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Google Indexing JavaScript

Posted on 6.02.2014

Within the last three months the highest number of websites that Google has had indexed (found and logged by the search engine) at any one time was more than 50 billion.

Google’s ability to read a website is critical to the site's success. For those that ran JavaScript in the past, being indexed correctly was problematic for them. Google only used to be able to read the content inside the HTTP response body of JavaScript sites instead of seeing the site as a user would, like they can for HTML websites. In simpler terms, Google was not able to see the complete website just a portion of it. 

While Google has been trying to improve their JavaScript indexing ability the process has had its bumps along the way. One of the more common problems they are experiencing is that JavaScript and CSS files are being blocked by robot exclusion protocol's (REPs) like robots.txt. If pages are blocked using REPs, Googlebot (Google’s indexing bot) cannot retrieve the information it needs to properly index the site. This is crucial for mobile websites because CSS and JavaScript help alert Google that the site is optimized for mobile.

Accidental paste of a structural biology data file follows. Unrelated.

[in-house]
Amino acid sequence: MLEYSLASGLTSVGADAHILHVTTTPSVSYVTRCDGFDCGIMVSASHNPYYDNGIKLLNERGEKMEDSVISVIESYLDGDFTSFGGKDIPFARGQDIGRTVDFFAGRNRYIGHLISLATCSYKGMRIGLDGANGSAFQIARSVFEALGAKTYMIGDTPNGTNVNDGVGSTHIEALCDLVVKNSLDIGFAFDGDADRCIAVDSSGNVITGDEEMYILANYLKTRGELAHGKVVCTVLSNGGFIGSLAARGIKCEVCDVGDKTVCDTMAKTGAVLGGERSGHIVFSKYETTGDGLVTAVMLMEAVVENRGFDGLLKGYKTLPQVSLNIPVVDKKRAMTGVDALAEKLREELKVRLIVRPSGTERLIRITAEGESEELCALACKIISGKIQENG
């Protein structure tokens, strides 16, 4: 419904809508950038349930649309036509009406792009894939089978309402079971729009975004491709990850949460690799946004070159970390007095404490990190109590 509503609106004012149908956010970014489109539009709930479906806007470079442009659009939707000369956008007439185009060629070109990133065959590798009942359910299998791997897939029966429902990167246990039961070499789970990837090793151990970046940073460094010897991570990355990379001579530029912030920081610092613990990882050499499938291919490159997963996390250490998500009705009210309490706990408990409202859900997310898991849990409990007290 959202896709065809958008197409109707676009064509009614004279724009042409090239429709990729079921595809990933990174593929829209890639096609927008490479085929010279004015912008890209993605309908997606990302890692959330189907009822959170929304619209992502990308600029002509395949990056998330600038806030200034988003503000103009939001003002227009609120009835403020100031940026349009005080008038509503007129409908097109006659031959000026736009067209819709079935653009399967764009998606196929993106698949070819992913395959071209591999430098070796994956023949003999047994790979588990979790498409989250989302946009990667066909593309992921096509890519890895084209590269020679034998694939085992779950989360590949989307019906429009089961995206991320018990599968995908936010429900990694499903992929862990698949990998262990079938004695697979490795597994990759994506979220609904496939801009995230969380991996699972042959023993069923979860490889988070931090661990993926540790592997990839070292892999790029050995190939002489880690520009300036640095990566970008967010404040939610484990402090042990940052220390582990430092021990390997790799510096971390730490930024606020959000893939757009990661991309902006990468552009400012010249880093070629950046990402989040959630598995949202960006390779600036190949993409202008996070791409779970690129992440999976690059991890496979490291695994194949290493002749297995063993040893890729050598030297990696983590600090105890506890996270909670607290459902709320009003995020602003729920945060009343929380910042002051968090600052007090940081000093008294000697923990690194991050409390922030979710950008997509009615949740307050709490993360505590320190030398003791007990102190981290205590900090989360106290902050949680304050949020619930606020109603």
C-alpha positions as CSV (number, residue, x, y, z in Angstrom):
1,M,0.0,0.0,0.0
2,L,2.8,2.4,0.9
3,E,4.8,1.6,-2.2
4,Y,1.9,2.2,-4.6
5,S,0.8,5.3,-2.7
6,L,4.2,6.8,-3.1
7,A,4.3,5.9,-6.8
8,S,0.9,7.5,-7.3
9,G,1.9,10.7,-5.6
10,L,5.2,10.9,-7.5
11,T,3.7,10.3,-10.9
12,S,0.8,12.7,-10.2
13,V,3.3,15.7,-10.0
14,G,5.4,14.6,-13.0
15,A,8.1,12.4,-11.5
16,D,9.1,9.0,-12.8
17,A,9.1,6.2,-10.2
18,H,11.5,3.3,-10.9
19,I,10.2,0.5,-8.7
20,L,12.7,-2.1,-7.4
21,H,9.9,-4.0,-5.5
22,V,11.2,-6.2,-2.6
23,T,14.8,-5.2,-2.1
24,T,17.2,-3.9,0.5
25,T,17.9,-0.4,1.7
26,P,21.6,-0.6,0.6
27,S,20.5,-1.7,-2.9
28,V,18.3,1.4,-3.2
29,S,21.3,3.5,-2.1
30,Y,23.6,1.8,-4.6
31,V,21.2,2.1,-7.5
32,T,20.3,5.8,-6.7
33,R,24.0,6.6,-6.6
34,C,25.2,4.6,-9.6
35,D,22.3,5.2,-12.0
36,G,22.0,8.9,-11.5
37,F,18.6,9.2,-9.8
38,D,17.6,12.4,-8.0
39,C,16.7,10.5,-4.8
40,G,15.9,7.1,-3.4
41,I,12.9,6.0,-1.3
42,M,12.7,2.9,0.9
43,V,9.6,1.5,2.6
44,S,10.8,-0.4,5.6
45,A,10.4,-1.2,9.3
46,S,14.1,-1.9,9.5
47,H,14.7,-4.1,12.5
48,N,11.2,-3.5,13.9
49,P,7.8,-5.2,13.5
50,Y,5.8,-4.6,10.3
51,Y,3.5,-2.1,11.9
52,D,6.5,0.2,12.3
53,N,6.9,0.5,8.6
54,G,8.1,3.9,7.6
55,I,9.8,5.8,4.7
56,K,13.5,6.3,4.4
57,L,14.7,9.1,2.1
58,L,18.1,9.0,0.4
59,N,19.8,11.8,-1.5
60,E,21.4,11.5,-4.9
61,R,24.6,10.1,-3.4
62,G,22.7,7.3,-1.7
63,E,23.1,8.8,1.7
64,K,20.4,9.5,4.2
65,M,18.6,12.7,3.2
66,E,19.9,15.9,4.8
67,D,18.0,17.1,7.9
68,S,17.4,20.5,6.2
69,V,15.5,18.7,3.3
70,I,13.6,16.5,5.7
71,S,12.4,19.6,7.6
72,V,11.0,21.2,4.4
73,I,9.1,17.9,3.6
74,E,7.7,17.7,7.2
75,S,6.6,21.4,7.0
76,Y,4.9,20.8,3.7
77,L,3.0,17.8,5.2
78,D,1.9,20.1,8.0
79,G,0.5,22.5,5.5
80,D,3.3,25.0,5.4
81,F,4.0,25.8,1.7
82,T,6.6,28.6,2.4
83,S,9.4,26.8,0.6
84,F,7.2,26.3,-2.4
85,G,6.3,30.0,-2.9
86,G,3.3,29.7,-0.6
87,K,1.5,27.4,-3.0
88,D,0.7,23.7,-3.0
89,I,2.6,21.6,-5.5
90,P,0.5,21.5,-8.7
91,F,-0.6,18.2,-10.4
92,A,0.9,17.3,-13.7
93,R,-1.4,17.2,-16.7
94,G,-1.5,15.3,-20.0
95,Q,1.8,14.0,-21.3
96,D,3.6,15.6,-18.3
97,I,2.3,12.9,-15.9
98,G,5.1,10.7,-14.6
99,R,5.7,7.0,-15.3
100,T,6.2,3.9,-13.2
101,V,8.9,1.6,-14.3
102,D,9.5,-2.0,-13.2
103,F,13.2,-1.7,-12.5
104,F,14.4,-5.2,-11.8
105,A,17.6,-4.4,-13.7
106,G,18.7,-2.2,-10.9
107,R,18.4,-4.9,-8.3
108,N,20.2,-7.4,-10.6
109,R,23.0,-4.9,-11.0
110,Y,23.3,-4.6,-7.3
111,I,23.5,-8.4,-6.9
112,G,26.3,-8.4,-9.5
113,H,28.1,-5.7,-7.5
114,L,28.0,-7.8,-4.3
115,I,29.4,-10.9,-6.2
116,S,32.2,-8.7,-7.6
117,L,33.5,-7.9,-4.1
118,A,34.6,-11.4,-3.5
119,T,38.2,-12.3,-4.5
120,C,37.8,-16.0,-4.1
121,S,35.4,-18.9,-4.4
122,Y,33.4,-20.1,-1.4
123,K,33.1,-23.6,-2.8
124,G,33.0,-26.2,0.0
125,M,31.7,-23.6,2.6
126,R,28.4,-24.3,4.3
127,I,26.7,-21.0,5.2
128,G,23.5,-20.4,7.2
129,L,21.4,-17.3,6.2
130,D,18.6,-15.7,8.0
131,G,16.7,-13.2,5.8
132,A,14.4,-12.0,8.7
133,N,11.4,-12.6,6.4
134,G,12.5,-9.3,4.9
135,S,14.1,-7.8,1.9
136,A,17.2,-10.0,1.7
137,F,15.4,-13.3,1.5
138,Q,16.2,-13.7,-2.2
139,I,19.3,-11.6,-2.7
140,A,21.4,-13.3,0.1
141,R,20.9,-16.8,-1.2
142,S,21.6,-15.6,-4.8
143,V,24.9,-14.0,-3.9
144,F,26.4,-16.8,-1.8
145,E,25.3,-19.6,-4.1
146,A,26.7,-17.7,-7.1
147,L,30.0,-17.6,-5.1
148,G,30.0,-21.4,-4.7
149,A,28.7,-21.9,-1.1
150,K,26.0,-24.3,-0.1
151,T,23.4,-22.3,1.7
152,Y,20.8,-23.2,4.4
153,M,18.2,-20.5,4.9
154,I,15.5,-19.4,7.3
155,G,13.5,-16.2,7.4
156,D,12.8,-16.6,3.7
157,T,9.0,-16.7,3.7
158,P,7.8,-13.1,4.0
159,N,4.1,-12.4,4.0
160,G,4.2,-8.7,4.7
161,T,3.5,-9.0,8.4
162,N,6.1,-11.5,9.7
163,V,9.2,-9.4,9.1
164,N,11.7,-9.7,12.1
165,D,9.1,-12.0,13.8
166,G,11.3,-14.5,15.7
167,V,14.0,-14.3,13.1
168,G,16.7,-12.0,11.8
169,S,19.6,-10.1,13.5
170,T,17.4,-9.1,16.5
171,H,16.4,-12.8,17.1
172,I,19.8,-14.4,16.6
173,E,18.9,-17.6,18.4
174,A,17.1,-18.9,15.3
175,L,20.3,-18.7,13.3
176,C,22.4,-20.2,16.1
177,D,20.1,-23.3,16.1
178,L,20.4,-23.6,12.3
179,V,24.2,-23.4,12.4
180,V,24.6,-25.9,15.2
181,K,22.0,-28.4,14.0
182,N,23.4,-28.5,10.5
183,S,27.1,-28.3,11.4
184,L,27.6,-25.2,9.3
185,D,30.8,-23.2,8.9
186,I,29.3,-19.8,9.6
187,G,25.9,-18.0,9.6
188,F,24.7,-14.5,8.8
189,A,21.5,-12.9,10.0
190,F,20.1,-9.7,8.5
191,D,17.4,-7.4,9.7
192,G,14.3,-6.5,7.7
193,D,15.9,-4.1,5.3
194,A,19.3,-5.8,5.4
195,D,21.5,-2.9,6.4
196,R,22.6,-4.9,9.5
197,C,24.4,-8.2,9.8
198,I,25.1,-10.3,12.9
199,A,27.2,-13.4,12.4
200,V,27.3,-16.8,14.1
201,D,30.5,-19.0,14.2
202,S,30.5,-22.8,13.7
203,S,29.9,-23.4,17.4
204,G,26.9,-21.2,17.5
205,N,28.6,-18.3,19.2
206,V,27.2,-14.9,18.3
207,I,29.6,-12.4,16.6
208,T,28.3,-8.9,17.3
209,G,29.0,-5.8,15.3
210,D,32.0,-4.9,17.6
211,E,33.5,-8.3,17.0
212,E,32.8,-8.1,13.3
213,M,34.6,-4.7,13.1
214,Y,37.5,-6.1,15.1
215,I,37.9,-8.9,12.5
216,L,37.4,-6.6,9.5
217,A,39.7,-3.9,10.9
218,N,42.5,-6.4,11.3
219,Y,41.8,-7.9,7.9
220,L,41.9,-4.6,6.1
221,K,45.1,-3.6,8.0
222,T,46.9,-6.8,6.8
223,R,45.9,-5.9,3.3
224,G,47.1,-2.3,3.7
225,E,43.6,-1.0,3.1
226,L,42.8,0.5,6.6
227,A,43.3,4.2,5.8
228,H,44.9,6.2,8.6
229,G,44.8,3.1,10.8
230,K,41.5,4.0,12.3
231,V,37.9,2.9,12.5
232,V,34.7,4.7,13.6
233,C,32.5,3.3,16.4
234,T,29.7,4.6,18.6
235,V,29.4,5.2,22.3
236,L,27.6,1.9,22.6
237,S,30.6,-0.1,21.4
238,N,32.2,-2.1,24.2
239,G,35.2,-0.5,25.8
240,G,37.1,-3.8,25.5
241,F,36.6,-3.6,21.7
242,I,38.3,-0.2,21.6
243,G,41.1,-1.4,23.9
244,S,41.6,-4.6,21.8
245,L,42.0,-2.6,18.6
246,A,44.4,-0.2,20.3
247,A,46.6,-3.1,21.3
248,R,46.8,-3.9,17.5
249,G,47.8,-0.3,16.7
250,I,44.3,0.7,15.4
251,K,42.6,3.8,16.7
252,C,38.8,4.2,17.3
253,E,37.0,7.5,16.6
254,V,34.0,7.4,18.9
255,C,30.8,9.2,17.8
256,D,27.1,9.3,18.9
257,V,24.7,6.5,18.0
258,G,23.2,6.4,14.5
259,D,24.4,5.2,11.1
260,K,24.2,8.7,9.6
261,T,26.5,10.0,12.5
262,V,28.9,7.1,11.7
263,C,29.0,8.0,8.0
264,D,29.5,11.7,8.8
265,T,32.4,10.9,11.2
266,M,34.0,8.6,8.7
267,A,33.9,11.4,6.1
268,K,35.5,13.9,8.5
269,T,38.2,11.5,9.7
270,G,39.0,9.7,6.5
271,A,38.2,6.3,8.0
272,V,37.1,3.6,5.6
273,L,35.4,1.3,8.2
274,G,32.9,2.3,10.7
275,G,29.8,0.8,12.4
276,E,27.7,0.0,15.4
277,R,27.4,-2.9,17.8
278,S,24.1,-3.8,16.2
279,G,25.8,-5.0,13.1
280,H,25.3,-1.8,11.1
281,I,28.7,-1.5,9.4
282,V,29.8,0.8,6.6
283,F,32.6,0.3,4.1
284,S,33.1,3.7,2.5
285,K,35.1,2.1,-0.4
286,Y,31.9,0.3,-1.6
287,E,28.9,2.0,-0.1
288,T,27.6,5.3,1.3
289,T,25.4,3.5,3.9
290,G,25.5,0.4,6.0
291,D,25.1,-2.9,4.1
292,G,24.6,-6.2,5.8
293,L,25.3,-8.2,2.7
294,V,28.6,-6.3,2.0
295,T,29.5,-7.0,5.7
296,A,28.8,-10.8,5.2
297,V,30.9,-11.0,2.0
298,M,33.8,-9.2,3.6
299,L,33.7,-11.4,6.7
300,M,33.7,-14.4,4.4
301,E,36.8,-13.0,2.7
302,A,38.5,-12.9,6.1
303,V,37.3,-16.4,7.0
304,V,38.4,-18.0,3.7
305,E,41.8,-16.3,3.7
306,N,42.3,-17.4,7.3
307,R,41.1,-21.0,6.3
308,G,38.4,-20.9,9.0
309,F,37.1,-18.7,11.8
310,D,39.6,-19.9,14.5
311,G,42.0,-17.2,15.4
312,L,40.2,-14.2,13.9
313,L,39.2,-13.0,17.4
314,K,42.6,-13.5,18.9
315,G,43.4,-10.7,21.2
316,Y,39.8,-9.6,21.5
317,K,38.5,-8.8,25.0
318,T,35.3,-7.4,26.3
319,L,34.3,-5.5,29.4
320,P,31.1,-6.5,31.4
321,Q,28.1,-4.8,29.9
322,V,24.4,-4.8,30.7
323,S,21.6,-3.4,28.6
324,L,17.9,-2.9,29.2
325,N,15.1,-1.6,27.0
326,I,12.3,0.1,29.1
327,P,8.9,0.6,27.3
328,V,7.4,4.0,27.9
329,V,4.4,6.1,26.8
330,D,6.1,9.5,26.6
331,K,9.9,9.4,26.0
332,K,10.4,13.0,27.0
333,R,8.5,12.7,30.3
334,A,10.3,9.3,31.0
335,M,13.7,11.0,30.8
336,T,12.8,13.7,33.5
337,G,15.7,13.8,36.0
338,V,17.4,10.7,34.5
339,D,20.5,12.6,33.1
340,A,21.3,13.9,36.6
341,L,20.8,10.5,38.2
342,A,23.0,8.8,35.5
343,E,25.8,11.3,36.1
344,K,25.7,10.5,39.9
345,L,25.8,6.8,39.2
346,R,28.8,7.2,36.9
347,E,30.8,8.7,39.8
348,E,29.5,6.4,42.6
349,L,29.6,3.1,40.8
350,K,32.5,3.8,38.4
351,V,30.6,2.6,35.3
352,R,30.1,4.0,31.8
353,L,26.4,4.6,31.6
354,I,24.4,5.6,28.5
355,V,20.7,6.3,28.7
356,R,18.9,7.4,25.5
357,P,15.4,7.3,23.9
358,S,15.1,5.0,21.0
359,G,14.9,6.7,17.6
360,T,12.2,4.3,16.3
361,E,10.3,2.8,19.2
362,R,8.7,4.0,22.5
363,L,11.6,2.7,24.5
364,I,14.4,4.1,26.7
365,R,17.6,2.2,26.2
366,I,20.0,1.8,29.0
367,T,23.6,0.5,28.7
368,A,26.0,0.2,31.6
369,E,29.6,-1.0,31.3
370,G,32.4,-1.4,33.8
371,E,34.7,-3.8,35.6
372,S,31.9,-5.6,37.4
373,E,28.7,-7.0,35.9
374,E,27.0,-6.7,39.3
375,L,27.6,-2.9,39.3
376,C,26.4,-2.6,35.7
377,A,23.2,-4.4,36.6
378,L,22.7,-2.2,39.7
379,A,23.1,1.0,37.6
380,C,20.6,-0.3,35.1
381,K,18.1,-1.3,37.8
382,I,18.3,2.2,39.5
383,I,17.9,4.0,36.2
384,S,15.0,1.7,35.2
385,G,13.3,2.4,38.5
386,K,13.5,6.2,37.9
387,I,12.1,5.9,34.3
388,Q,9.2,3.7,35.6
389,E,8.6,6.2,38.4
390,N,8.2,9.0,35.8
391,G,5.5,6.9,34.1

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Google has also been having problems with JavaScript sites that are using too complex or esoteric versions of the language. When this problem occurs, two different things have been happening. The first is that they cannot fully index the site which can lead to key elements being left out. The second thing is that Google can index the website incorrectly resulting in false information being indexed.

To help developers out, Google is working on adding a tool which will enable Web workers to better understand how Google reads their website. It will be available through the Google Webmasters SEO tool. 

 

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